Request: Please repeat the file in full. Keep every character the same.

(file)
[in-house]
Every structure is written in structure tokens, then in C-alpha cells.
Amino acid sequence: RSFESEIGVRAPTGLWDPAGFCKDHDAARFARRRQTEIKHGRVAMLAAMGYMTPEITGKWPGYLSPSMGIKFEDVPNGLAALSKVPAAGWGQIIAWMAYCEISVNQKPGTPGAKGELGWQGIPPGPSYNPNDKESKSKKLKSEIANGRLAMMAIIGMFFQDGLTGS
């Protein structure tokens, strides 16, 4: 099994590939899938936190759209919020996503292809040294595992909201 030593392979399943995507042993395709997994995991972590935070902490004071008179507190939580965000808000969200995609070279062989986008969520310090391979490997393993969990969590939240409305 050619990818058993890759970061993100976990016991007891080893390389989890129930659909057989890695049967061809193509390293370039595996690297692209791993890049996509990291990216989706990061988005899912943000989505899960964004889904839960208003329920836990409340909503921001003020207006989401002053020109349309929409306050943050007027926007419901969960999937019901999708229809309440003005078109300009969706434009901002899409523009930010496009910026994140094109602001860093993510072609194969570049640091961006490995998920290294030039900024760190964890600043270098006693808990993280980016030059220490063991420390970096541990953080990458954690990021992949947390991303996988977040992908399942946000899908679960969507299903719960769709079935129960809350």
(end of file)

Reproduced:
[in-house]
Every structure is written in structure tokens, then in C-alpha cells.
Amino acid sequence: RSFESEIGVRAPTGLWDPAGFCKDHDAARFARRRQTEIKHGRVAMLAAMGYMTPEITGKWPGYLSPSMGIKFEDVPNGLAALSKVPAAGWGQIIAWMAYCEISVNQKPGTPGAKGELGWQGIPPGPSYNPNDKESKSKKLKSEIANGRLAMMAIIGMFFQDGLTGS
């Protein structure tokens, strides 16, 4: 099994590939899938936190759209919020996503292809040294595992909201 030593392979399943995507042993395709997994995991972590935070902490004071008179507190939580965000808000969200995609070279062989986008969520310090391979490997393993969990969590939240409305 050619990818058993890759970061993100976990016991007891080893390389989890129930659909057989890695049967061809193509390293370039595996690297692209791993890049996509990291990216989706990061988005899912943000989505899960964004889904839960208003329920836990409340909503921001003020207006989401002053020109349309929409306050943050007027926007419901969960999937019901999708229809309440003005078109300009969706434009901002899409523009930010496009910026994140094109602001860093993510072609194969570049640091961006490995998920290294030039900024760190964890600043270098006693808990993280980016030059220490063991420390970096541990953080990458954690990021992949947390991303996988977040992908399942946000899908679960969507299903719960769709079935129960809350």